Curtis Bay students farm under water tower

HOW CHILDREN'S GARDEN GROWS

June 11, 1991|By Rafael Alvarez

Vegetables are beginning to sprout on a hilltop farm high above Baltimore.

Just beyond the shadow of a landmark water tank adorned with colossal arches and pillars, corn and zucchini and tomatoes and pumpkins are spreading out in a Curtis Bay victory crop, teaching children that hard work can bring good things from the earth.

"This is for self-esteem: You grow something from a seed, stick it in the ground, take care of it, it turns out to be a radish and you take it home and eat it," said George "Lee" Logue, principal of an elementary school that shares the steep hill with the water tank and the crops. "For some of these kids, this garden is the first success they have ever had in school."

Success was measured last year in grocery bags teeming with tomatoes and two dozen kids willing to come to school all summer long to weed and water and sit in a classroom to learn about dirt and bugs.

"It was fun," said Ginger Tuttle, a fifth-grader. "We grew hot peppers too. I don't like hot peppers, but my brother ate 'em."

The story of the nearly one-acre tract on the hill at Filbert and Prospect avenues -- long, tilled rows of vegetables and 40 individual garden boxes assigned to each student -- involves corporate executives, irrigation from the corner fire hydrant, the fabulous Curtis Bay water tank and the lost youth of Lee Logue.

"I wanted the [project] close to the school, but when I show up here on Monday mornings, there are beer bottles all over the place. A lot of partying goes on around here on the weekends. Our grounds are lovely for a city school, but a garden wouldn't last here," Mr. Logue said. "And I kept looking over at this water tank, and I've always admired it because it's very unique, and it dawned on me: I've never seen anybody over on the tower lot. It's a very secure place; it's locked up behind a fence."

When he first asked the city water department for permission to use the lot last year, they refused.

Mr. Logue wound up talking to Nick Stevens, the man responsible for security at the water tank; and it came out that 30 years ago, the men were friends and co-workers in the municipal water department before losing track of one another. Mr. Stevens decided it would be OK for the students to use the land, affirming Mr. Logue's belief that old friendships pay dividends. That's when the executives rolled up their white shirt sleeves and put their hands in the soil.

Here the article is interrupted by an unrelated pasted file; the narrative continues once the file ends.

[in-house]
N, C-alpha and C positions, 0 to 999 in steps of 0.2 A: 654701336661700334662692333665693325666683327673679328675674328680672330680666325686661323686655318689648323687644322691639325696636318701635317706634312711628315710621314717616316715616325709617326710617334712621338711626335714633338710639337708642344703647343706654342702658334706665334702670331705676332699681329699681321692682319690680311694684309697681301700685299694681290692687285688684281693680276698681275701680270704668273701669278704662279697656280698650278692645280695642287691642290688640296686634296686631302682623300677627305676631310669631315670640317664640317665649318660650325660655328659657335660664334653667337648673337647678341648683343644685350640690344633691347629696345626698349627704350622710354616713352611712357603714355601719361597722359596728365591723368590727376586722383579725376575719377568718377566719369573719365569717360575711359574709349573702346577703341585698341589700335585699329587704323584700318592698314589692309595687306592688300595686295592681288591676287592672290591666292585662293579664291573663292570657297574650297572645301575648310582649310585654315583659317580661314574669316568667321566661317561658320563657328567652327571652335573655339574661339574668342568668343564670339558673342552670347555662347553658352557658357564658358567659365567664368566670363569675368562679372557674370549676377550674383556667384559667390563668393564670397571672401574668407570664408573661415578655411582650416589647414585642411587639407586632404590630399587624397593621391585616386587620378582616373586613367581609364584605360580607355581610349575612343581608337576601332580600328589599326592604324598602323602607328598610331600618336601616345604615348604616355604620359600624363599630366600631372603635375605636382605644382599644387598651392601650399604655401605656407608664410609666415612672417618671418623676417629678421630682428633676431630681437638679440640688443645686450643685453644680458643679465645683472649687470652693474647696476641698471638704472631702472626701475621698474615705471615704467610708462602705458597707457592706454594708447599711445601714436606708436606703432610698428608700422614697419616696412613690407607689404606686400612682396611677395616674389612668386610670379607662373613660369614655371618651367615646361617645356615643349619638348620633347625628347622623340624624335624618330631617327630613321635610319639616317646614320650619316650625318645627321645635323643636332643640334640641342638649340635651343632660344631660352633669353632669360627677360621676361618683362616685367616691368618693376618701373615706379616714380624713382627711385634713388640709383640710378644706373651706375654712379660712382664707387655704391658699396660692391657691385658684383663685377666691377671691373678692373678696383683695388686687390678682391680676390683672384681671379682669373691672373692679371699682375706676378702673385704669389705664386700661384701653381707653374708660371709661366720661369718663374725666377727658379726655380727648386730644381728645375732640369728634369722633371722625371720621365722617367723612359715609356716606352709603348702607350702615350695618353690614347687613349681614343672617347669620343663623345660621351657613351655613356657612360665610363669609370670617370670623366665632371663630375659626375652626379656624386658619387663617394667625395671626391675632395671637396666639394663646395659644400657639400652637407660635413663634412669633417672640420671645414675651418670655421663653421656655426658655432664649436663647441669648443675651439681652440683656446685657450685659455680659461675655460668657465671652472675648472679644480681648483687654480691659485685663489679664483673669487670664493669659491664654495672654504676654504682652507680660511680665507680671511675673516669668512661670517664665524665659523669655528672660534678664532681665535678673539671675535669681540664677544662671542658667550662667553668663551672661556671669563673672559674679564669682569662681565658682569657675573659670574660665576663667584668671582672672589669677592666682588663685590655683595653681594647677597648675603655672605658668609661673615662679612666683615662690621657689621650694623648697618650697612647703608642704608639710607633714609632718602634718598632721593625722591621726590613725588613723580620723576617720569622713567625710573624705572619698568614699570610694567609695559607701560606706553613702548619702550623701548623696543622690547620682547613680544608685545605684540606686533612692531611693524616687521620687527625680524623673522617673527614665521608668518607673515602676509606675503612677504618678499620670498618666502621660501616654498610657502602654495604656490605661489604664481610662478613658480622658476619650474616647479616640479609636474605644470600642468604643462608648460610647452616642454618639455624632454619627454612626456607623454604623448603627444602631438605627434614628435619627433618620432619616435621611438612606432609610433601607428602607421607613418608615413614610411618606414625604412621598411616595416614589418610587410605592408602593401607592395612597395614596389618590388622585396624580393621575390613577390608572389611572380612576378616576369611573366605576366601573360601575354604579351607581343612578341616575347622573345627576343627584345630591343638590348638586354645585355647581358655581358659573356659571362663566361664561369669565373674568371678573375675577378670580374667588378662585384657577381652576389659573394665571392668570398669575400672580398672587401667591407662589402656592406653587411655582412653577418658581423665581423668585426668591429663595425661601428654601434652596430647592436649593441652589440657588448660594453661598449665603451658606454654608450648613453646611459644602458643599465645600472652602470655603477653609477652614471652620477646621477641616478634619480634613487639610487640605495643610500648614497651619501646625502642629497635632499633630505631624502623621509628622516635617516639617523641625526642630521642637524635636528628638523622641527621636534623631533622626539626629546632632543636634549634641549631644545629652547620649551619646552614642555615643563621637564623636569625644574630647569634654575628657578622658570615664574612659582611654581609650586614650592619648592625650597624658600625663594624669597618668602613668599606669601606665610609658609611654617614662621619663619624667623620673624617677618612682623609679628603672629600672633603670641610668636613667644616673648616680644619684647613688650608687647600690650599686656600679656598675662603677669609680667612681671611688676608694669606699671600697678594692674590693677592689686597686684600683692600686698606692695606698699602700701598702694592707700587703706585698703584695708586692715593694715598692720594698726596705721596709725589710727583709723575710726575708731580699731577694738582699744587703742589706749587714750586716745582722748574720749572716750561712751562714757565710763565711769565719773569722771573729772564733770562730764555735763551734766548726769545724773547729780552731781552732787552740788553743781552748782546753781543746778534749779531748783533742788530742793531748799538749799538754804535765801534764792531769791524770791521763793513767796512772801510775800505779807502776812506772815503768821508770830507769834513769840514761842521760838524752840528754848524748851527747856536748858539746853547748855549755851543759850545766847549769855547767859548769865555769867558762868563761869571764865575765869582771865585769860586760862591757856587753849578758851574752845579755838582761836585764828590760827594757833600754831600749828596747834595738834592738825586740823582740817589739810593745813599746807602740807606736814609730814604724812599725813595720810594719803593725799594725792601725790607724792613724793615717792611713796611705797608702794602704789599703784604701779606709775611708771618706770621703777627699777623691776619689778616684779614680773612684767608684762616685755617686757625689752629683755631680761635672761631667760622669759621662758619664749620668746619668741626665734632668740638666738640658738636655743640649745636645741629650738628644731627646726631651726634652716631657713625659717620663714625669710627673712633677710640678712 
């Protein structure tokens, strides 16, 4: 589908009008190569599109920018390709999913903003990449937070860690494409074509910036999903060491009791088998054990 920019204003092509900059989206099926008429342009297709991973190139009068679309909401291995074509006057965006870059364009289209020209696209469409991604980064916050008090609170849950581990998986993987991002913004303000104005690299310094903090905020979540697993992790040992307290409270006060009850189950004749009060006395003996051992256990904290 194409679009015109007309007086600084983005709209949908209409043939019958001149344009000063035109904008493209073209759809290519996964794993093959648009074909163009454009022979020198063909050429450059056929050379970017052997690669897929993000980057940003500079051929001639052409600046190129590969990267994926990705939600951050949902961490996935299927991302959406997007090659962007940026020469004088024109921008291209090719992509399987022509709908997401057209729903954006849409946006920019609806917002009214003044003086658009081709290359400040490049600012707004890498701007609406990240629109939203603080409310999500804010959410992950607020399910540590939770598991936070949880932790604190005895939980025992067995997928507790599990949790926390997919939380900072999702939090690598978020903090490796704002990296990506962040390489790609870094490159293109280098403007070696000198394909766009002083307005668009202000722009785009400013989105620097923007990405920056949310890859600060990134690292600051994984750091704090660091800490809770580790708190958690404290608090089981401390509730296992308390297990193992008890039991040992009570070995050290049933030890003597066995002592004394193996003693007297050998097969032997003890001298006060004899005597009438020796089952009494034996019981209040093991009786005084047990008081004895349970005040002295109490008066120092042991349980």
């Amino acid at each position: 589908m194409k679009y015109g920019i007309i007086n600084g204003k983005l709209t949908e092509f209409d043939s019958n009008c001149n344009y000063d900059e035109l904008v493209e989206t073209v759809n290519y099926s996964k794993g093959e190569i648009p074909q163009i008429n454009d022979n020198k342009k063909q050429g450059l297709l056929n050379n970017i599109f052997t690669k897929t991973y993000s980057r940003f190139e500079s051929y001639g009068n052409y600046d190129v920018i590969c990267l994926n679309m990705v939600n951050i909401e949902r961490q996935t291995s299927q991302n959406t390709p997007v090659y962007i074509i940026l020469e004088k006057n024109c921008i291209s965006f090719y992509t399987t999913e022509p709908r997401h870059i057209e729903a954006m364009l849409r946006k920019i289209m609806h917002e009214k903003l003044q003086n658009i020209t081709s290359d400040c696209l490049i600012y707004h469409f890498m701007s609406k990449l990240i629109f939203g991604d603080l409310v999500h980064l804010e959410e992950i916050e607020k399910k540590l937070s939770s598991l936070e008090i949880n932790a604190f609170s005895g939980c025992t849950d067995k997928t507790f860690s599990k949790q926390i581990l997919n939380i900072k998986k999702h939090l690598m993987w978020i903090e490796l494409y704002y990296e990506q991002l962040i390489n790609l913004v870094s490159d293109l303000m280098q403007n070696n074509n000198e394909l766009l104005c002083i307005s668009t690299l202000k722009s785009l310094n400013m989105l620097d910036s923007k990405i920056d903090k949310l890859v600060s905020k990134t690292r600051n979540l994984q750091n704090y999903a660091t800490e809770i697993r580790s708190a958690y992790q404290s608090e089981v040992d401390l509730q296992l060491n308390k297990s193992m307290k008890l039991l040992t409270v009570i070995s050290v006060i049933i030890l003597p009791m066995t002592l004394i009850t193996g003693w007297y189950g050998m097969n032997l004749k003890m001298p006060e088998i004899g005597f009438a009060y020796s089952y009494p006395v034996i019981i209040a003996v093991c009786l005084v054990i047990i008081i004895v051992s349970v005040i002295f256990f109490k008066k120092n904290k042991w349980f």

Curtis Bay Elementary School is one of several city public schools involved in partnership programs with private business, in this case a neighbor in the heavily industrial community, SCM Chemicals.

Volunteers from the international company, which primarily turns ore into the pigment titanium dioxide used as a whitener in everything from paint to toothpaste, help Curtis Bay students with math, science, aluminum recycling, and gardening.

The company spends thousands of dollars for top soil, fertilizer, cow manure, seeds, the lumber to build the individual garden boxes, and fast-food lunches for the students every time they are out working the farm.

Clarence Ridgely runs the project for SCM -- which is interested in the elementary school's science-based curriculum -- and is assisted by Richard Wells.

The company hopes to attract future employees from the student body.

"We help them out and make sure that every kid grows something," said Mr. Ridgely. "Anybody can do it, but some of the kids are naturals, you know. They're better weeders. You have to put the work into it. When you're growing plants, you can't make up the ground you've lost" if you don't pay attention at the start of the growing season.

Mr. Ridgely makes sure that many of the students selected from the 200 who want to participate are children with behavior and discipline problems.

He believes the project gives these young people the kind of positive adult attention they don't get anywhere else.

"They've had trouble working with each other before this, and you've got to work with each other in a garden," he said. "The teachers tend to not want the problem kids in the program but I've found that they're the ones who respond the most to the discipline of it."

And, he said, "There's nothing better than a tomato right off the vine, and you've got a salt shaker waiting."

The Filbert Avenue site is a perfect one for growing things: It sits way above sea level with plenty of unobstructed sun, can be drenched whenever necessary with a river of water available from a corner fire hydrant, that draws from the four million gallons stored in the Curtis Bay water tank, and lies on land that supported a dairy farm in the first half of the century.

The metal tank, which in 1930 replaced a black iron water tower built in 1893, was adorned in 1932 with a brick and masonry facade, said at the time to be "the most beautiful structure ever built by the Public Improvement Commission."

Designed by city architect Frank O. Heyder and erected for $44,989, the tank's Romanesque skirt of bricks can be for seen 20 miles down the Chesapeake, with 24 pillars and 24 panels depicted in twenty changing shades of masonry from light tan to clay brown.

"Neither the coloring in the base or the cornice has ever been tried before," said Mr. Heyder at the time, a man who was fascinated by cathedrals and domes and had more than 3,500 books on the subject.

If exposure to beauty helps good things grow, the water tank gives the children at Curtis Bay Elementary an edge on back-yard vegetable gardeners throughout the city.

The fruit of their labor will be for sale at the water tank just before school starts next fall when they take the harvest to market.

Asked what makes growing vegetables fun, fifth-grader Robert Campbell said, "One day it's not there, and the next day it is."

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